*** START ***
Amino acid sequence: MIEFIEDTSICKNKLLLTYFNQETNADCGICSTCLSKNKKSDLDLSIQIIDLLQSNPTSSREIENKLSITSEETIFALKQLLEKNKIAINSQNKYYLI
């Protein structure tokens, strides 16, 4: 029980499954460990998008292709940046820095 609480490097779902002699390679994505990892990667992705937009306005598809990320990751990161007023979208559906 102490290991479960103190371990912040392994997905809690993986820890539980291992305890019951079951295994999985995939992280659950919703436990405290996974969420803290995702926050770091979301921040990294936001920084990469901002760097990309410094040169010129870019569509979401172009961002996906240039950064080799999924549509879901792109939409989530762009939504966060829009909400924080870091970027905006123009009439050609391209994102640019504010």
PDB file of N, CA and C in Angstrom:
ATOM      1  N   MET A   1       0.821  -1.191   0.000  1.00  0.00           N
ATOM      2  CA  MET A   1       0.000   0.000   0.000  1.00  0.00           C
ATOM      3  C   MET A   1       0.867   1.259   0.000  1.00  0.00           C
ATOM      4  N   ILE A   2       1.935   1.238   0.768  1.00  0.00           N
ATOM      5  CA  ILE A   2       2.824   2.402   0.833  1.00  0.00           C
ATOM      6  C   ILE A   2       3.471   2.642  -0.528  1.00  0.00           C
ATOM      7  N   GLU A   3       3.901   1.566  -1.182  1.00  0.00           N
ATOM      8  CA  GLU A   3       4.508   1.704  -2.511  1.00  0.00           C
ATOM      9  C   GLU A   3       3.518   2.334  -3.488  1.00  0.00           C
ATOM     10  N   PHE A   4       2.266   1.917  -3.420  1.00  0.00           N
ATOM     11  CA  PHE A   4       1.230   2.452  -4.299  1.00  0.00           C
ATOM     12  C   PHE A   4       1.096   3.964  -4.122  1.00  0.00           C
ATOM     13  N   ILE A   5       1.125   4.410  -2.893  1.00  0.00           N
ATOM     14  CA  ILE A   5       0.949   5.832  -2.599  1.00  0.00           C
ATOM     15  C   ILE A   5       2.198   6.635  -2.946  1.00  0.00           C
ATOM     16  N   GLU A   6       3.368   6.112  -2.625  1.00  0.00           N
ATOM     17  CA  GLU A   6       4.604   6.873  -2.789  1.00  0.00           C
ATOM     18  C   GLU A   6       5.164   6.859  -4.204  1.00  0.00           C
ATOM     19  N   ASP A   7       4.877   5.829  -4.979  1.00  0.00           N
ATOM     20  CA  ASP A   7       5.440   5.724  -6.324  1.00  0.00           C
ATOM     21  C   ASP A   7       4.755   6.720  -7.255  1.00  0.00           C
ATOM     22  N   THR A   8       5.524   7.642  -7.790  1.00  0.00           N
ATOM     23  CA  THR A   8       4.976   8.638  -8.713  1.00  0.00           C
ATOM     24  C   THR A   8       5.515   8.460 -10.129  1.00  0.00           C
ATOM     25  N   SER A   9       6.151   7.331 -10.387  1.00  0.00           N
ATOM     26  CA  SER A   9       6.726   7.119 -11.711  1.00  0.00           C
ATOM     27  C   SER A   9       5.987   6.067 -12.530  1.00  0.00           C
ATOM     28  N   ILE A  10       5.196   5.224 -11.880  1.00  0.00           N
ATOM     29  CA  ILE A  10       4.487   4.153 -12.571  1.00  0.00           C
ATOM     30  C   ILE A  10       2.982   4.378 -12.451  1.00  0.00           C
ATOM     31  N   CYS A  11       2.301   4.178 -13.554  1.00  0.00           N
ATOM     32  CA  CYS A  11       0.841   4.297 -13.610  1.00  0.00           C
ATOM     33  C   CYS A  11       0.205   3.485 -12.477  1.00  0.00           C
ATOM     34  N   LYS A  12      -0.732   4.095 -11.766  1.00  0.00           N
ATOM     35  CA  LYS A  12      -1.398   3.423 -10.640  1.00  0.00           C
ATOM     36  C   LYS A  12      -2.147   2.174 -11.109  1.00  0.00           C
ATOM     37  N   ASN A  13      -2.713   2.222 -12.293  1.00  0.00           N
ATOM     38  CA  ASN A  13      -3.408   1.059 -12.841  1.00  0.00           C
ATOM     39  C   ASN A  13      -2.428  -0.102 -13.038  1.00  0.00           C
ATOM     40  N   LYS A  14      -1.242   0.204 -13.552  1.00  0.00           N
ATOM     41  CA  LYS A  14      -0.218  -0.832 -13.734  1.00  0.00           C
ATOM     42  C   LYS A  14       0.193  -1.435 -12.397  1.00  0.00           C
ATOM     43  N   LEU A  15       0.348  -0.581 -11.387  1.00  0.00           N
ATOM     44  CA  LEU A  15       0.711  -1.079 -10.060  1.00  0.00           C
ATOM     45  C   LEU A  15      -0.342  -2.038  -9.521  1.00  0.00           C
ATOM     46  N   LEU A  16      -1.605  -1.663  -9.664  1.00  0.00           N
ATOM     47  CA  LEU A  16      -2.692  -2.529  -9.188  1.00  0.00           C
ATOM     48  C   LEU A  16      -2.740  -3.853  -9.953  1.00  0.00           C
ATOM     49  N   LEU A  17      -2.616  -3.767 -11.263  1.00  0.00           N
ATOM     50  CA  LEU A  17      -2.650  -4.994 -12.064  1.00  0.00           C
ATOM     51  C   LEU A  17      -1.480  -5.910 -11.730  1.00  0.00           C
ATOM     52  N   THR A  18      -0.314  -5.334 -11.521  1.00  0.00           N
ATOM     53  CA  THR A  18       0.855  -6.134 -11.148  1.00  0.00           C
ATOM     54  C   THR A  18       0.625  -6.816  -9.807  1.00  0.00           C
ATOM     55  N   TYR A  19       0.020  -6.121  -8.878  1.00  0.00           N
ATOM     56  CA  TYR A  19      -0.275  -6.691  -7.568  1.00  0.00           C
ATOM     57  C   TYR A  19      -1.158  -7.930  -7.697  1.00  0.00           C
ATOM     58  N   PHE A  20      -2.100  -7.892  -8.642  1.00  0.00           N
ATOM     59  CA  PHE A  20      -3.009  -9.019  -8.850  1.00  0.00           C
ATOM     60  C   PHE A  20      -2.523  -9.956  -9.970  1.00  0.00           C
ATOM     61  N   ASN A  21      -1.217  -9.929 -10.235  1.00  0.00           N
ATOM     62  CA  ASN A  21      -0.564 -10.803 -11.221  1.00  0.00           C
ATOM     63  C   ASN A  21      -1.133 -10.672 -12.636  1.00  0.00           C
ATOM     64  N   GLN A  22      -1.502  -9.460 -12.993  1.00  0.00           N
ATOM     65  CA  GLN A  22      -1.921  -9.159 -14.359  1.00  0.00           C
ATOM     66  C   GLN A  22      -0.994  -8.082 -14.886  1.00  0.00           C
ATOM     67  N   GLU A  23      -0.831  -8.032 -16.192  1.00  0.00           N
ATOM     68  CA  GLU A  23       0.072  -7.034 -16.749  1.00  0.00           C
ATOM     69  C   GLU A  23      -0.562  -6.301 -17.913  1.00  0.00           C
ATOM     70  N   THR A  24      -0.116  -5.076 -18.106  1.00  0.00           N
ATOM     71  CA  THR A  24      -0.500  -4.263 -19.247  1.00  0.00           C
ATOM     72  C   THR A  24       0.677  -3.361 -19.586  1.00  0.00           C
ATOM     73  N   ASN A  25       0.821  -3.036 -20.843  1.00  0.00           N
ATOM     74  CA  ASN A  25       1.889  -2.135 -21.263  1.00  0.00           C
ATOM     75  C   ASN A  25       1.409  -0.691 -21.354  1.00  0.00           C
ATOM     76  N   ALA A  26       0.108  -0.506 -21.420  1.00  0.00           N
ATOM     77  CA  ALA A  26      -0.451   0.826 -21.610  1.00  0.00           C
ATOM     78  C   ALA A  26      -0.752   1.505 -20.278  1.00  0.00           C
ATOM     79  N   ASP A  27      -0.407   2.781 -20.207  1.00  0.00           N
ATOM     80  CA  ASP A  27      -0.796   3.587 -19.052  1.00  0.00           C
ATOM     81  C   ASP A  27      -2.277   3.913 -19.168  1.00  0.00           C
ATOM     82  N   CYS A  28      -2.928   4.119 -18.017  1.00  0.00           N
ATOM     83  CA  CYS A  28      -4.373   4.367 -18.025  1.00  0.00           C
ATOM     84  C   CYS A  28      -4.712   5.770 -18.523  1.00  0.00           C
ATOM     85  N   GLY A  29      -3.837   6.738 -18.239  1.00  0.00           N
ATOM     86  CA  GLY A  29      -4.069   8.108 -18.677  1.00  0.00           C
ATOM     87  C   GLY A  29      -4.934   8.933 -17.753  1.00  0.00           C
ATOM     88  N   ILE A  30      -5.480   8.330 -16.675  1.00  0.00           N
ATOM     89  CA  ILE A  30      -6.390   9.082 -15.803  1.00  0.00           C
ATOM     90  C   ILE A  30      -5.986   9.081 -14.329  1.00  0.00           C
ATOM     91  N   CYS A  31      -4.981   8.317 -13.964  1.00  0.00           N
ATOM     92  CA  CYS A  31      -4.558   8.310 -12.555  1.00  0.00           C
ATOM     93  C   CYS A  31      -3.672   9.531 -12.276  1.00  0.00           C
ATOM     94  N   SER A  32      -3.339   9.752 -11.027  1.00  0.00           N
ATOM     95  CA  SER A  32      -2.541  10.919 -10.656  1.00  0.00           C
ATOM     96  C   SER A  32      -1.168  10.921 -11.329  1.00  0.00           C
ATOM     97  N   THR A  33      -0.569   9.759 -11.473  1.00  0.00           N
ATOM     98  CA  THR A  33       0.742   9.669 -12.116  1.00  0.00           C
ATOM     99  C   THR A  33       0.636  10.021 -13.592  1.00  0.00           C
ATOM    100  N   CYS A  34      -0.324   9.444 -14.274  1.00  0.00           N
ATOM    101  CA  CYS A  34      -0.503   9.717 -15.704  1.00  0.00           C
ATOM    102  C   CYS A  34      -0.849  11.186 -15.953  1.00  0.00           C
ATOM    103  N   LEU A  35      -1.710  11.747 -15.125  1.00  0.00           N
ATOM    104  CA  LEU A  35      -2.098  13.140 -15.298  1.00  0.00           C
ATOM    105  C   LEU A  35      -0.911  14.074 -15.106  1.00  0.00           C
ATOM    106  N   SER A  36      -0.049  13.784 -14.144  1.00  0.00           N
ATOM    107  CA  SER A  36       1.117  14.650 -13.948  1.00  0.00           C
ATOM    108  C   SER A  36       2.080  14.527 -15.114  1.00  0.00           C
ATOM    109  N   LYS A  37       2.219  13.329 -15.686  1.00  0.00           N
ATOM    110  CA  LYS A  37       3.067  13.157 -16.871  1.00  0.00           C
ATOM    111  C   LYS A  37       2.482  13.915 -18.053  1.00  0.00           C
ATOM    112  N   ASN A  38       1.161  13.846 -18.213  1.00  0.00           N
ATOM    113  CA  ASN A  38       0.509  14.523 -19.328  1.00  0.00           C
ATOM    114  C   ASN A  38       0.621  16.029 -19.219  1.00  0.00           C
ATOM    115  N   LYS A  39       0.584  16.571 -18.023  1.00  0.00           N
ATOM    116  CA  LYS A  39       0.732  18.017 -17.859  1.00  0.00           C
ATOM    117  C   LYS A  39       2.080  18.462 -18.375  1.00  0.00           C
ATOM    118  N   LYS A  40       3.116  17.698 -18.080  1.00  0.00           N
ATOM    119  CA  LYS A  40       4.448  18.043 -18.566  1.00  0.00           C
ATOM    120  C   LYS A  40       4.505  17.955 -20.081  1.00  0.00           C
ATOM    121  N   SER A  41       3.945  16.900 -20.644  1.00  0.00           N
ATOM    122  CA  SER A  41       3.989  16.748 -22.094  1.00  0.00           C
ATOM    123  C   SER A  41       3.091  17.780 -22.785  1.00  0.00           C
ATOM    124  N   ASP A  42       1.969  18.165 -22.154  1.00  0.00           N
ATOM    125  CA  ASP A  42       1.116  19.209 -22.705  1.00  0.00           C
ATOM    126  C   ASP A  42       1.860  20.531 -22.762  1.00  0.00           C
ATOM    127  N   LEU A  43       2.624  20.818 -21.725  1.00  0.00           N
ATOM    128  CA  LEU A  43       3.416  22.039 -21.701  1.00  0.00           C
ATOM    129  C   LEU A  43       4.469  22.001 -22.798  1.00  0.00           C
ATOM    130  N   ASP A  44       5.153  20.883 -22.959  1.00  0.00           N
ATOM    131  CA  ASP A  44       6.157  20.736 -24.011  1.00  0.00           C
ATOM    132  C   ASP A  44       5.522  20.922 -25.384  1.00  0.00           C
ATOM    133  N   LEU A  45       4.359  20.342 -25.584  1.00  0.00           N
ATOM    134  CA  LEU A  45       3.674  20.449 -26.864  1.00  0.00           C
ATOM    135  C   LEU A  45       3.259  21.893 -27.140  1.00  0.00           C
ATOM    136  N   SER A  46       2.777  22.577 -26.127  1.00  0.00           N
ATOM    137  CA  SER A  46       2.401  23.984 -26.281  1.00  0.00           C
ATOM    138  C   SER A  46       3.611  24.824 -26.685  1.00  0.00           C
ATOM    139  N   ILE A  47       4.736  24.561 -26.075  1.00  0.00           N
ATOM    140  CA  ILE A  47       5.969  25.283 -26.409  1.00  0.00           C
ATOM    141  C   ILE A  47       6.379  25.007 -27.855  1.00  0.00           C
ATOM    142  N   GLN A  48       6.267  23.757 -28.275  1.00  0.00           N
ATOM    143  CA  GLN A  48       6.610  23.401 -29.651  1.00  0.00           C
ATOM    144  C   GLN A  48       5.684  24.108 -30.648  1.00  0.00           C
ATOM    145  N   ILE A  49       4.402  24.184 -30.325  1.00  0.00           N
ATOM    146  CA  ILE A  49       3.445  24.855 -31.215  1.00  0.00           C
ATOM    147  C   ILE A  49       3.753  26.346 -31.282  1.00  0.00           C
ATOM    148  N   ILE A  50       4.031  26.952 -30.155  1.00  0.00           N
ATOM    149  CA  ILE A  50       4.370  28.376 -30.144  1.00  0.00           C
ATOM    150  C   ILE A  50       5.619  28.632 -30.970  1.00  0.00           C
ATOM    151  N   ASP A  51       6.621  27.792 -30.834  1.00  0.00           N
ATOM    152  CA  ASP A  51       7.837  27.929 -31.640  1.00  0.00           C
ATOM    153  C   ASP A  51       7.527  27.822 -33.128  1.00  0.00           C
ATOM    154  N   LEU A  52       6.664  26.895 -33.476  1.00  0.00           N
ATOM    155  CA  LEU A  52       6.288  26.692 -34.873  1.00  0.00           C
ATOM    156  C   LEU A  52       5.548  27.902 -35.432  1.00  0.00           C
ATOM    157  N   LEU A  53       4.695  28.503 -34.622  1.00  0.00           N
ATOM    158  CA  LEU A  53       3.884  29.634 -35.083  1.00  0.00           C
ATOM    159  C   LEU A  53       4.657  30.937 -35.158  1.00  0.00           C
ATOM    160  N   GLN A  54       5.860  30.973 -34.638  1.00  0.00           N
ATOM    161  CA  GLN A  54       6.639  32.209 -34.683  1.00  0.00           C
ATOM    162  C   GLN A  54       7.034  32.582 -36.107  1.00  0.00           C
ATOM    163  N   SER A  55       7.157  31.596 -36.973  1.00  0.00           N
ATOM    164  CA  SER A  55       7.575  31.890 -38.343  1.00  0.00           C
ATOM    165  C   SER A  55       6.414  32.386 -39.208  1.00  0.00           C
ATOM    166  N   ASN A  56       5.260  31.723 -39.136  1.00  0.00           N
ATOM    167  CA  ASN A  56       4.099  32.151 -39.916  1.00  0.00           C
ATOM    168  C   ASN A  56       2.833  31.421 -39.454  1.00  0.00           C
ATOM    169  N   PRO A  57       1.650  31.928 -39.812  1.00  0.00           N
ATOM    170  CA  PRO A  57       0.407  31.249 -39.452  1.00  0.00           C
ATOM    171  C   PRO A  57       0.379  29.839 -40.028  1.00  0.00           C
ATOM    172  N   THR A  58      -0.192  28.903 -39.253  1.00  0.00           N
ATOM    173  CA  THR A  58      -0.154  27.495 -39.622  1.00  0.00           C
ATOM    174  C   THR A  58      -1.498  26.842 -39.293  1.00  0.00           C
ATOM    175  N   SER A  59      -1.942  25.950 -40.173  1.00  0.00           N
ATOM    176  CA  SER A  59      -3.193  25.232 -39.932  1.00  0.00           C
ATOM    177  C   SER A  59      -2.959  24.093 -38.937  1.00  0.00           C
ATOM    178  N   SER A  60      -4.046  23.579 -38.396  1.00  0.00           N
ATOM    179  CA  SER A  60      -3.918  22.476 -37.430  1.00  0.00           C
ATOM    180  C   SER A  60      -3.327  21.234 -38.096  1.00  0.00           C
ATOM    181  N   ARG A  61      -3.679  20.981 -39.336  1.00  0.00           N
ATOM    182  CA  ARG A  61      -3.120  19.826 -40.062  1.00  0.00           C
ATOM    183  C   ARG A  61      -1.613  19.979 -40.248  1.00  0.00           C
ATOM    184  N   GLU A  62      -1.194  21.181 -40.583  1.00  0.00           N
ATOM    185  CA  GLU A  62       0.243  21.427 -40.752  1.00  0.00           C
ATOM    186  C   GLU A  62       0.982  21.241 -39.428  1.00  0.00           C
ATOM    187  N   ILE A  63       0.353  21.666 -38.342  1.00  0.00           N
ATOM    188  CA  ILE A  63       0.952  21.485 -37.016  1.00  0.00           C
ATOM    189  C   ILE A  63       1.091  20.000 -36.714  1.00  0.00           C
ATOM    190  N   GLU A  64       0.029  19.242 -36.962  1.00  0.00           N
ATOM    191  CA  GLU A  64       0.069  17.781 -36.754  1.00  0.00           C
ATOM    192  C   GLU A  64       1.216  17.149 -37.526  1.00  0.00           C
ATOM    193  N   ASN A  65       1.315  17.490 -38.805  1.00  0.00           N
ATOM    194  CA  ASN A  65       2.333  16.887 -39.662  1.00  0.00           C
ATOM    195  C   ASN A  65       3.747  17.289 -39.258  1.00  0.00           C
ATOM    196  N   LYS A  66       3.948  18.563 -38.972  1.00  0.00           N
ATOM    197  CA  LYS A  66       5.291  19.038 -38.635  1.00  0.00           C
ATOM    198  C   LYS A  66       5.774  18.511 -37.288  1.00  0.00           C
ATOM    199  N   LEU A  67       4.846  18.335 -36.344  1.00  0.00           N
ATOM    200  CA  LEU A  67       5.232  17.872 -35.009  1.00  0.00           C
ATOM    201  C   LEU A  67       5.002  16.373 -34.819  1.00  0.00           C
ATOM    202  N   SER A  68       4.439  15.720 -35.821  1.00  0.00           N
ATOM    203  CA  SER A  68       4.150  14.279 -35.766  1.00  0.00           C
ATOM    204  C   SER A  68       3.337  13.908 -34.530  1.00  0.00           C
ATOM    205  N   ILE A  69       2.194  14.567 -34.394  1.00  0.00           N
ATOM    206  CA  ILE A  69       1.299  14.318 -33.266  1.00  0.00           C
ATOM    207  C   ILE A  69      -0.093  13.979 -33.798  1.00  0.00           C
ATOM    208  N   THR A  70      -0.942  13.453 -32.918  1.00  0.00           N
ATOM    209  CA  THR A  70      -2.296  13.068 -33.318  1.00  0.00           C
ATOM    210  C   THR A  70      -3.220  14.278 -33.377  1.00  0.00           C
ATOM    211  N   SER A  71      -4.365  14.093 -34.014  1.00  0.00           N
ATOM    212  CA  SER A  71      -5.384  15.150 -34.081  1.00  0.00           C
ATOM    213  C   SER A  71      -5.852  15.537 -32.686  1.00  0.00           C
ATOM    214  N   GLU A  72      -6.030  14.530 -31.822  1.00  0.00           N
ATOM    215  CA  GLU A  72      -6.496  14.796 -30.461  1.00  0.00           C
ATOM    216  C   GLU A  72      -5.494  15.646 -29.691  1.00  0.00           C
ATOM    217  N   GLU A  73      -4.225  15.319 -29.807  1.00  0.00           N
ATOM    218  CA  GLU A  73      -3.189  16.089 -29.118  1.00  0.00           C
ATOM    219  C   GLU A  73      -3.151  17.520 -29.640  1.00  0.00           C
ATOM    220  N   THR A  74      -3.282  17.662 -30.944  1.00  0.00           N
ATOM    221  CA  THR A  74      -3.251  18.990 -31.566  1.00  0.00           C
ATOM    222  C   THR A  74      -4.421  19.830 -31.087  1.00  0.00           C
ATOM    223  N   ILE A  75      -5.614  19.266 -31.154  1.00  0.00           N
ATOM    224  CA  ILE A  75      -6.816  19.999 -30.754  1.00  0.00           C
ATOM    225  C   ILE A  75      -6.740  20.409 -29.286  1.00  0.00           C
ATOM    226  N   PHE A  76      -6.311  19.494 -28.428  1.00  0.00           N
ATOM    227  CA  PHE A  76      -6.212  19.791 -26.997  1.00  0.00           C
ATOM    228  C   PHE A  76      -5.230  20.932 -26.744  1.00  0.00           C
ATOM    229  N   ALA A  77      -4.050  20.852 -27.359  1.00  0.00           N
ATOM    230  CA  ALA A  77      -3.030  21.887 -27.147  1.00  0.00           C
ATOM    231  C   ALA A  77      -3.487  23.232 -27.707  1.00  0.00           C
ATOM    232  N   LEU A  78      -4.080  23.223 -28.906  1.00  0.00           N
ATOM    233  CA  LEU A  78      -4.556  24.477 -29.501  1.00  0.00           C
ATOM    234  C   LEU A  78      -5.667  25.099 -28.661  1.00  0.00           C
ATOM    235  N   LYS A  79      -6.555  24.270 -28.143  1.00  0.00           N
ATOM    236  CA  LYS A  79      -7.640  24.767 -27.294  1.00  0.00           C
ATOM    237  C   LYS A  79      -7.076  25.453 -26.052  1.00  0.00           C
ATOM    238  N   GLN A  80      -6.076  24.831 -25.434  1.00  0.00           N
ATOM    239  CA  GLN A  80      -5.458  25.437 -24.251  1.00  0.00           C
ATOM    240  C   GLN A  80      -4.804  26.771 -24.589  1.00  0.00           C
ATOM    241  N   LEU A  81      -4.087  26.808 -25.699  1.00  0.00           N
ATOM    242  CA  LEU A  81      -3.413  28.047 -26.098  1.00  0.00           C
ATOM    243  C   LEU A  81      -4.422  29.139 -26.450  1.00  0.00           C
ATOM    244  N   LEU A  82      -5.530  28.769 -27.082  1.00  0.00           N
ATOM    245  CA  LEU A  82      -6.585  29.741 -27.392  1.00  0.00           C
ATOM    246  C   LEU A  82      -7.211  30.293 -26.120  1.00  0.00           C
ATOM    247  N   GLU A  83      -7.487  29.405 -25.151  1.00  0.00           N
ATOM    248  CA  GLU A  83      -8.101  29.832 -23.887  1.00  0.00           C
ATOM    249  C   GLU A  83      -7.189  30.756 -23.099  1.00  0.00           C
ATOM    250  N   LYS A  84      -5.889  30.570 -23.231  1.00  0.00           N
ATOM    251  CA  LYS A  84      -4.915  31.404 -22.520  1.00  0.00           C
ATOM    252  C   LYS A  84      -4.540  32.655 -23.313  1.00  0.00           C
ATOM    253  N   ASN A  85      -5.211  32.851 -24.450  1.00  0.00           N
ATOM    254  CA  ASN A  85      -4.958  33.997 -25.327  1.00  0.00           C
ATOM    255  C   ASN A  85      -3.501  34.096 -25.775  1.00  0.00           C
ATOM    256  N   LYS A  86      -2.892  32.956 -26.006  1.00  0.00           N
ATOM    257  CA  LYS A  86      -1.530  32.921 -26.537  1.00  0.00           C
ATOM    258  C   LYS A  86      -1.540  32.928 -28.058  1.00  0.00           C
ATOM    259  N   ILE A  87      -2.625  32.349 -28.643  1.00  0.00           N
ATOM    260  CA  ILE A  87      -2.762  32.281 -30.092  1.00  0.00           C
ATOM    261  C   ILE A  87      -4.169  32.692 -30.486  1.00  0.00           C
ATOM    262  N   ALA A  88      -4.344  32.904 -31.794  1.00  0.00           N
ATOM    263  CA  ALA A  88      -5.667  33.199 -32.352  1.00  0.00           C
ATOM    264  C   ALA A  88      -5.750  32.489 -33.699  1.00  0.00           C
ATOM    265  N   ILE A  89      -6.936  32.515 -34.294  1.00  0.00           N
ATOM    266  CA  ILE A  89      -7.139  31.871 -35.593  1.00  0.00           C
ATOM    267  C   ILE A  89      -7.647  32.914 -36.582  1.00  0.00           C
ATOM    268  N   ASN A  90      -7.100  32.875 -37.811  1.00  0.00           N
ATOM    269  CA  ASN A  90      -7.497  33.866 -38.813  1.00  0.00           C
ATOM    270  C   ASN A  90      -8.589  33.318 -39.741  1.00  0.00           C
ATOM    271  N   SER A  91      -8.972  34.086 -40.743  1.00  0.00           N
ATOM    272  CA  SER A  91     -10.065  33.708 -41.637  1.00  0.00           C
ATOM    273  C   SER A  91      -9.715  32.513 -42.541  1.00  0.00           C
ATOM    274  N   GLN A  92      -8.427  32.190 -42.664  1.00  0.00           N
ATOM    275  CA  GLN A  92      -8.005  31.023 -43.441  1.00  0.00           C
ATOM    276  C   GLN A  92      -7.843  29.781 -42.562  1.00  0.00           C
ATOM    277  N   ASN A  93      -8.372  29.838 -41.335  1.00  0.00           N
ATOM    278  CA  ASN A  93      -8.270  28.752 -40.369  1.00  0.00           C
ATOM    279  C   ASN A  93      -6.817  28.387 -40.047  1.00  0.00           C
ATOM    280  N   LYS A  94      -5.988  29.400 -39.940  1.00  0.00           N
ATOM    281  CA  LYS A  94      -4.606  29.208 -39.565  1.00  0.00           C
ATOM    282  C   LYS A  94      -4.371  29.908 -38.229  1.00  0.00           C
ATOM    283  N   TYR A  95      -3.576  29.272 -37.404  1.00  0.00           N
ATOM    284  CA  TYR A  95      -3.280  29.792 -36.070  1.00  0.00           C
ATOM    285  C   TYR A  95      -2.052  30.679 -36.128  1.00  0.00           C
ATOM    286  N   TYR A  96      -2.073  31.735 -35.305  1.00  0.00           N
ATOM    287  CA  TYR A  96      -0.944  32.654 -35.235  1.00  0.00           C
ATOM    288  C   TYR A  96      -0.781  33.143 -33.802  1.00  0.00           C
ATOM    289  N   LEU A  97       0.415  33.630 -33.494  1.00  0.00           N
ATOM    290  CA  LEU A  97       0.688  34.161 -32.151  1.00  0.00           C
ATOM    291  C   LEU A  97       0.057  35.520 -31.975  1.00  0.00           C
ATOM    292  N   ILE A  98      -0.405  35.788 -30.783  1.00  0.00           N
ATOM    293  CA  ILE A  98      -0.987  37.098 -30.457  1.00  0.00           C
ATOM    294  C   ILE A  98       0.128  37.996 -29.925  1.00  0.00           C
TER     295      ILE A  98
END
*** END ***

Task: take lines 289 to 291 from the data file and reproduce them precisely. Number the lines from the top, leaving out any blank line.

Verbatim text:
ATOM    286  N   TYR A  96      -2.073  31.735 -35.305  1.00  0.00           N
ATOM    287  CA  TYR A  96      -0.944  32.654 -35.235  1.00  0.00           C
ATOM    288  C   TYR A  96      -0.781  33.143 -33.802  1.00  0.00           C